At the Copa...

Trip Start Jan 31, 2005
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Trip End Mar 30, 2006


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Flag of Bolivia  ,
Saturday, May 7, 2005

From Arequipa we took a bus to the small city of Puno, located on the Peruvian side of Lake Titicaca, hoping that we would have time to catch another bus and cross into Bolivia the same day. The bus ride was tediously long, though, so we decided to rest in Puno for the night before carrying on the next day. It ended up being a nice stop - we had heard mixed things about Puno but ended up liking it pretty well. Touristy, but the lake is pretty and the town is sort of picturesque as it is built on a hill overlooking the lake.

The next day we took a tour bus across the border to the little Bolivian village of Copacabana (not to be confused with the Brazilian beach town of the same name...) We found Copacabana to be even nicer than Puno - it is smaller (more quaint?), more laid-back, and cheaper (yea, Bolivia!). We spent our first day walking around the village and then sitting by the water front trying out Bolivian beer. We found in the first afternoon that we could feel some differences between Peru and Bolivia. The Peruvian tourism industry takes a pretty in your face marketing style (having reps from five restaurants follow you down the street all simultaneously showing you menus, telling you about your options and offering you free drinks is a common occurence - although they mean well and are friendly, it gets wearing) - things are a little more low-key in Copacabana.

The next day we caught a ferry to a nearby island (Isla del Sol), which is one of the prime attractions in Bolivia, both for being really beautiful and being the legendary birthplace of the Incas. The ferry dropped us off at the south end of the island and the two of us hiked across the top ridge of the island to the north end where we stayed for the night. The hike was really beautiful - the lake's water seems to be constantly changing colors as the sun moves through the sky, and a range of snow-capped Andean mountains are visible across the water further into Bolivia. It took us about 3 hours to walk to the little town where we had planned to stay the night, and we ended up hearing it before we could see it. Yup, walked into another indigenous Catholic celebration. There were bands marching through town, all sorts of people in colorful costumes, tons of dancing and drinking... We watched for awhile and then found a place to stay. After picking a place and checking in, we asked for a recommendation for a place we could get some dinner. The guy who gave us our key sort of paused a second and then told us he didn't think anybody was working. "They are all drinking," he said in Spanish. Despite this we managed to find a place that was semi-open and happy for a little business. We were hoping to go enjoy the fun after dinner, but it started raining while we were eating, which cleared out most of the party for the rest of the night. So, we headed back to our place and made it an early night.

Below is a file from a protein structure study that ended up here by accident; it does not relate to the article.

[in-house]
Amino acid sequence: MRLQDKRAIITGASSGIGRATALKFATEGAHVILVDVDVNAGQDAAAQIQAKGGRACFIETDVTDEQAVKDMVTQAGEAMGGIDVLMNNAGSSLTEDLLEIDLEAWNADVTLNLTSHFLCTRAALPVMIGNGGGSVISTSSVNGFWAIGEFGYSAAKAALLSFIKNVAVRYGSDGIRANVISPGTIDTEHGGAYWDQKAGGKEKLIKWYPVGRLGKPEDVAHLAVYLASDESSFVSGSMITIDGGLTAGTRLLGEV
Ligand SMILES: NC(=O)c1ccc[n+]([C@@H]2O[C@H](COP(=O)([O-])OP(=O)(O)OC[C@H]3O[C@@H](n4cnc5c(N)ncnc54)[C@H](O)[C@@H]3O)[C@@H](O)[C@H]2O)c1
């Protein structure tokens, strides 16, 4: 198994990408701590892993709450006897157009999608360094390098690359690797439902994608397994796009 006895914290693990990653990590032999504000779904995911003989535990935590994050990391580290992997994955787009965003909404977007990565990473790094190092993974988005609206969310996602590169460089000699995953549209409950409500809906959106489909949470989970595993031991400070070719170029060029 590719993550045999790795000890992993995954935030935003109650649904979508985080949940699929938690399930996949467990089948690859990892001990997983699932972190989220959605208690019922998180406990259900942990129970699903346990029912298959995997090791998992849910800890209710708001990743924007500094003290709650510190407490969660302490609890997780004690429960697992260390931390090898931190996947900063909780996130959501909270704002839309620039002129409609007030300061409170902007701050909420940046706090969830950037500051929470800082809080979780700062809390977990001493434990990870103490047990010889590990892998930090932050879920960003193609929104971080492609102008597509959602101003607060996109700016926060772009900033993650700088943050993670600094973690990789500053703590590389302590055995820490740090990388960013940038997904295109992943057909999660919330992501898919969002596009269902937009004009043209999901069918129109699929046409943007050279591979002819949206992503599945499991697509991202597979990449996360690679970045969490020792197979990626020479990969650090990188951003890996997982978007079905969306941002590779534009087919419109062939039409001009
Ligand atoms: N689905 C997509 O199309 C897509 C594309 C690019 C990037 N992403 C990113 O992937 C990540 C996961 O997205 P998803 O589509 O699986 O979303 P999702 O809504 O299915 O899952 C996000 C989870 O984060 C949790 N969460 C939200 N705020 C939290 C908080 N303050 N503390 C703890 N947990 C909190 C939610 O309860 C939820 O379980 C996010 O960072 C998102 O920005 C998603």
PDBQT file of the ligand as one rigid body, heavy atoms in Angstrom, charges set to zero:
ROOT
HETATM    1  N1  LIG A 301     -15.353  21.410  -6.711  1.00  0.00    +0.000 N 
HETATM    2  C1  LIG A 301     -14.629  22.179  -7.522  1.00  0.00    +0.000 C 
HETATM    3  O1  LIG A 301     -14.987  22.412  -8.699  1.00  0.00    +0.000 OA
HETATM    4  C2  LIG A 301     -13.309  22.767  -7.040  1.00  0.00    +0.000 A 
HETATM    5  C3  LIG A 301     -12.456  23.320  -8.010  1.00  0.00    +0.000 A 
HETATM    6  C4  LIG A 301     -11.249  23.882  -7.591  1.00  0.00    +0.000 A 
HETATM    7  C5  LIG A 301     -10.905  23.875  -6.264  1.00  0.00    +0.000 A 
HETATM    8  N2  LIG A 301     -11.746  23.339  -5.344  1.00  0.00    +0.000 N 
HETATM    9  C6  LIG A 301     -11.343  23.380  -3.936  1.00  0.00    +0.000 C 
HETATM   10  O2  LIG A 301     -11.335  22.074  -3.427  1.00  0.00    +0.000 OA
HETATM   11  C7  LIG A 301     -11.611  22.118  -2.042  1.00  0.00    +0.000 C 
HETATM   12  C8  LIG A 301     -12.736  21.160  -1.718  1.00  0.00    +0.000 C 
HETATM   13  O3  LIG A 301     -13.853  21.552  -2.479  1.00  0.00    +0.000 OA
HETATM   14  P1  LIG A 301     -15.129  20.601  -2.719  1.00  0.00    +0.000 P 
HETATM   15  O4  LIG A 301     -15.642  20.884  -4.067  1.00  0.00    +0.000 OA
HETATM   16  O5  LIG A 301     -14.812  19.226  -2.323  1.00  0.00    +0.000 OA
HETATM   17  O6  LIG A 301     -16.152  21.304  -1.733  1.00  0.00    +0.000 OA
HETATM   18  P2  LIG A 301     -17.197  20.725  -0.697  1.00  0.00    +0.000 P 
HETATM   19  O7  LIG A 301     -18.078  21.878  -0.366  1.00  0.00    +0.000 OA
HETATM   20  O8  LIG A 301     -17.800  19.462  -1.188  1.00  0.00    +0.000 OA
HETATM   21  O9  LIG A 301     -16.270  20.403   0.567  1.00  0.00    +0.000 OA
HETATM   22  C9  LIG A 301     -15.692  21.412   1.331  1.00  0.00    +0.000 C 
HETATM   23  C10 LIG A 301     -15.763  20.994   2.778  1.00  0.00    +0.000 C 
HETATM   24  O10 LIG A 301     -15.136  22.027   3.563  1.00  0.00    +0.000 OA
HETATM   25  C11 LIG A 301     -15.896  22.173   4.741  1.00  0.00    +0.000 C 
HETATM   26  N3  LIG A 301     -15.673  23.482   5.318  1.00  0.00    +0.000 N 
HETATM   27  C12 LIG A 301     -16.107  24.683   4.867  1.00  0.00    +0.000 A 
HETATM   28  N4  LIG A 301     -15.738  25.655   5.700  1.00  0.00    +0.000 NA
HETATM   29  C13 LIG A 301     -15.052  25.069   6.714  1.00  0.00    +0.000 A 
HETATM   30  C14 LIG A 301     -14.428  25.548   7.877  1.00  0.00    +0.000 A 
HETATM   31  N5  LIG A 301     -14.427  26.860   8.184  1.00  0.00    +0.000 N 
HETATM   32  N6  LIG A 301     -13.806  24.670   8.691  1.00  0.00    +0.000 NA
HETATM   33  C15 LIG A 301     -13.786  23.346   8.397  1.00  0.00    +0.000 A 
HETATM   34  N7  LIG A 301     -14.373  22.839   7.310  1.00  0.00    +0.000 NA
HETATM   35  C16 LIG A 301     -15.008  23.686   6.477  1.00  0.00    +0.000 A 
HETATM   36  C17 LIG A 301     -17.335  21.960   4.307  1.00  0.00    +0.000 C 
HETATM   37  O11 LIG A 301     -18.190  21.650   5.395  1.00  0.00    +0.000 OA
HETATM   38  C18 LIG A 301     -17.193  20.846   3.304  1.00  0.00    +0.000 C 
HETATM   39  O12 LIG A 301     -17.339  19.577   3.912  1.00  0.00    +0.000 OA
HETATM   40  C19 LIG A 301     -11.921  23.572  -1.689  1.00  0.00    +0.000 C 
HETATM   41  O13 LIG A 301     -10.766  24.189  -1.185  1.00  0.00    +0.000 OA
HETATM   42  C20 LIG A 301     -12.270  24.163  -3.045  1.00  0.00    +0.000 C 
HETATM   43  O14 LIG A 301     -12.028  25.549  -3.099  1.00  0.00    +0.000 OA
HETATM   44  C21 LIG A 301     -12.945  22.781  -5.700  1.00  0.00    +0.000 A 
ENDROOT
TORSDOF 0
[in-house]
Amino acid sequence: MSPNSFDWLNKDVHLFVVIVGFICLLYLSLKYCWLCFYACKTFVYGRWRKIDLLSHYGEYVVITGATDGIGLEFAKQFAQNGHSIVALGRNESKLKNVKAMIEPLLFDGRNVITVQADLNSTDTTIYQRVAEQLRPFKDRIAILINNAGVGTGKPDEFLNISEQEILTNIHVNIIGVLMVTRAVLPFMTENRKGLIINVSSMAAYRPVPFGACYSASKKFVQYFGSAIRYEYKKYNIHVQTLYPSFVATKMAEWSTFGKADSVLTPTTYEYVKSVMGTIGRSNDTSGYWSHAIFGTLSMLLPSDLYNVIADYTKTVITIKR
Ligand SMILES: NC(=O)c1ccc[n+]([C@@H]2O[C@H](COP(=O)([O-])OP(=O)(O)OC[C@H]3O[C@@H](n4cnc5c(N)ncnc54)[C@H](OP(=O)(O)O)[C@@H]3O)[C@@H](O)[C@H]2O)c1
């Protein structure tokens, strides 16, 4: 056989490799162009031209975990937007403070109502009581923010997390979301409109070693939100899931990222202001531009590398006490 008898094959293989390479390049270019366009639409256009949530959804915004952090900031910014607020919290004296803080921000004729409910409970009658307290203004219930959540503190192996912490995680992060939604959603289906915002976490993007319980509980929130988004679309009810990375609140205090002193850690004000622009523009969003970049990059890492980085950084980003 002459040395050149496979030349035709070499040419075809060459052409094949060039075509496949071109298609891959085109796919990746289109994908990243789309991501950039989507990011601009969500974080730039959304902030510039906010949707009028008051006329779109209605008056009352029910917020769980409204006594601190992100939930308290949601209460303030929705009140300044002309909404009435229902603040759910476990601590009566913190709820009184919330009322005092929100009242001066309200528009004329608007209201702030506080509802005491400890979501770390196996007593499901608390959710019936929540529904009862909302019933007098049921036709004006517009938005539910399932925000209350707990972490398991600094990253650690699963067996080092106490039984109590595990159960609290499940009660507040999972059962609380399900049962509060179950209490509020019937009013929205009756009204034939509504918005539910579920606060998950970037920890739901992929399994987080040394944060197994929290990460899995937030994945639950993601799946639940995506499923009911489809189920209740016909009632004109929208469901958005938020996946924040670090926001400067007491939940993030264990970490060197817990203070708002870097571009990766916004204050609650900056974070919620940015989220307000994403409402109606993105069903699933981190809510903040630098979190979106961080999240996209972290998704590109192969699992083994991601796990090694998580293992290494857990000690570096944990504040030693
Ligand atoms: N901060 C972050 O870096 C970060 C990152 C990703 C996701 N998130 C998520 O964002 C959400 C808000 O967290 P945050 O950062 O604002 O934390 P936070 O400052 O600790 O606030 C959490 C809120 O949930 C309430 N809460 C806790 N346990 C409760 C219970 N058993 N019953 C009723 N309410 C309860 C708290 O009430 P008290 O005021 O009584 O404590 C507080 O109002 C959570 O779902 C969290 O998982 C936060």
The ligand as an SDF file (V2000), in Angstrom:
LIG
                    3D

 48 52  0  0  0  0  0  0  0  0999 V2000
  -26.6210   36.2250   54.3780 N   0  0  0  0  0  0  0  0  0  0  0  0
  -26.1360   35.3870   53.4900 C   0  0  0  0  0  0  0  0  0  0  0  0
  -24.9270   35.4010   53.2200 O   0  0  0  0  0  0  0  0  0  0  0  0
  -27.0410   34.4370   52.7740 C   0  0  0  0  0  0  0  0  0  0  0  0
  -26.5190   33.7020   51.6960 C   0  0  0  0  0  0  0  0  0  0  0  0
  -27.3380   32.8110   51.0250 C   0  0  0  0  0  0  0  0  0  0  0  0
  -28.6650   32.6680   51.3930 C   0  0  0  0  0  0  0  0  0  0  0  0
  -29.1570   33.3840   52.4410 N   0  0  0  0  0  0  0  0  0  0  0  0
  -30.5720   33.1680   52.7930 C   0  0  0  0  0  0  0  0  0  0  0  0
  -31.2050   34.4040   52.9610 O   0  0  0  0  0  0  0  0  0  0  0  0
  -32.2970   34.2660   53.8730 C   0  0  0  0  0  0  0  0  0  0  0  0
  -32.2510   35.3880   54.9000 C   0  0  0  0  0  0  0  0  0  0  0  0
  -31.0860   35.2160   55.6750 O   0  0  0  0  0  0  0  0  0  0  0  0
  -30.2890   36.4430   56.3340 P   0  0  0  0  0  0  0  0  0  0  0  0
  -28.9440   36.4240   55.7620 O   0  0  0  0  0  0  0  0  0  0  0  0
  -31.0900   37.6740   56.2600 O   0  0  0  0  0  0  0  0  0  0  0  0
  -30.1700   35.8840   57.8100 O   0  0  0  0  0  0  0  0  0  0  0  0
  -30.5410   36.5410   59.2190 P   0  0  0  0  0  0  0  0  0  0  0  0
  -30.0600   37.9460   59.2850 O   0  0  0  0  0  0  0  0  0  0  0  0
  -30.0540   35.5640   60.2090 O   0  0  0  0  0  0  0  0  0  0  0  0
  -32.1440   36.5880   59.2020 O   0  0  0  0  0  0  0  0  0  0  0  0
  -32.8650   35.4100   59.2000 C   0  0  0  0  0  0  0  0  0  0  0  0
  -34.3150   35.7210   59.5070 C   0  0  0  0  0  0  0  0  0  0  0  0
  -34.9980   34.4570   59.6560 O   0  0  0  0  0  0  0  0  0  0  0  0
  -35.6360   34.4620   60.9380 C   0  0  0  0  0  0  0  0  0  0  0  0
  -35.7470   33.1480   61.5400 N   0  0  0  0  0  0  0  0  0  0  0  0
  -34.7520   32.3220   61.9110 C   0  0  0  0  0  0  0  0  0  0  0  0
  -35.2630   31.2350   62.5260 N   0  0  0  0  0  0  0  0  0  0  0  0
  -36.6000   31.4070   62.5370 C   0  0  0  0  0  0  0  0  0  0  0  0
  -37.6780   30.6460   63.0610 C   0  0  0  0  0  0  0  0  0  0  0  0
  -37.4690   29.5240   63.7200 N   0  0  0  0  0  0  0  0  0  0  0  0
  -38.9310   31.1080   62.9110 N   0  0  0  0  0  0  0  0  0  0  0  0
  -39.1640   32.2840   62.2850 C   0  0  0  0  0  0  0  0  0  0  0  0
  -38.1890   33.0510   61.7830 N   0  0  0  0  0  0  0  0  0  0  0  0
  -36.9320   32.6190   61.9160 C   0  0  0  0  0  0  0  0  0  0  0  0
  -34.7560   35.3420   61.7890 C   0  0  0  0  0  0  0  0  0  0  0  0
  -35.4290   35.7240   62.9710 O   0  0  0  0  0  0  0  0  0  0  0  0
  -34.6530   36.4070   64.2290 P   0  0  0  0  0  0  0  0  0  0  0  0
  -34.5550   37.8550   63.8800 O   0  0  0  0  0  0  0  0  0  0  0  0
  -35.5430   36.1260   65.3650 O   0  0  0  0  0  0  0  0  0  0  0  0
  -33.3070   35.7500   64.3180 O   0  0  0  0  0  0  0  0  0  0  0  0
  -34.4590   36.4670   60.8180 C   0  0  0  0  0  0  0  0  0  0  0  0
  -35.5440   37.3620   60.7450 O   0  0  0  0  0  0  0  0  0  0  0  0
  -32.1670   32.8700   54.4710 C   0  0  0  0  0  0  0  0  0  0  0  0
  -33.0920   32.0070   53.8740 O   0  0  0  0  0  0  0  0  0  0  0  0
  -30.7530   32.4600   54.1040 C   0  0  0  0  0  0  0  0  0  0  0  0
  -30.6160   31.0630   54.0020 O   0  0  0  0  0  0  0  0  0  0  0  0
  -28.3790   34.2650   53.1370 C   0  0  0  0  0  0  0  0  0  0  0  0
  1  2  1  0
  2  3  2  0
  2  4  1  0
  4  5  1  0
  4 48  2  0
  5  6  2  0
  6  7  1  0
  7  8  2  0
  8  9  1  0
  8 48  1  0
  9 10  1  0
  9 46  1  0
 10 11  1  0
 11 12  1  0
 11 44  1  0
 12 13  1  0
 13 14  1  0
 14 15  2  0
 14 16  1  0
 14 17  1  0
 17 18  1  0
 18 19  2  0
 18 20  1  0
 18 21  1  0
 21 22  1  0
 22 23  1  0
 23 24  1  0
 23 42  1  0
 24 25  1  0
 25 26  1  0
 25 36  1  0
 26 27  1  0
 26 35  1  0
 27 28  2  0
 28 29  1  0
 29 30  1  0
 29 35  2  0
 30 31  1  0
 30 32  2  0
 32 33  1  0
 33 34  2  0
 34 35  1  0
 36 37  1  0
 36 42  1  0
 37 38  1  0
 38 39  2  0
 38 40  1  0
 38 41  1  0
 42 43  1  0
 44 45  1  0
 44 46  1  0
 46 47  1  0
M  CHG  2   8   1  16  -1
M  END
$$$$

We got up the next day and saw that the festival seemed to be continuing, at which point we learned that the festival had been going on all week. We think it was for the same occasion as the fiesta in Cabanaconde in the Colca Canyon... We had until about 1 p.m. to walk around the town and the surroundings before we had to get on a ferry that took us to another nearby island and then back to Copacabana. The rest of the day ended up being peaceful, though a little dull, as the primary attractions for the rest of the "tour" were some minor Inca ruins on the islands (we are a little ruined out), interspersed with long periods slowly moving across the lake on the ferry. We got a lot of reading done.

After spending the night in Copacabana we got on a bus bound for La Paz... Pretty smooth ride (one of the few Bolivian highways that is paved), which was memorable for a stop at the edge of Lake Titicaca where we all had to be ferried across the lake. Passengers had to get off the bus and onto little speedboats, but the bus was driven onto a huge barge. We have a sort of amusing photo of our bus being floated across the lake. The stop was also memorable because there was a swimming competition going on at the time we crossed. All sorts of seemingly insane Bolivian teenagers were swimming across the lake followed by little motor boats - insane because it is incredibly cold, being at very high altitude, and they weren't wearing wetsuits - just a good layer of Vaseline!
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Comments

derekfraizer
derekfraizer on

is it true?
i heard that the people of bolivia feel much stronger about keeping their ancestoral roots and traditional ways and clothing. Is that something you have noticed more in comparison to Peru or Ecuador? I remembered it looking at your amazing foto from Isla del Sol...d

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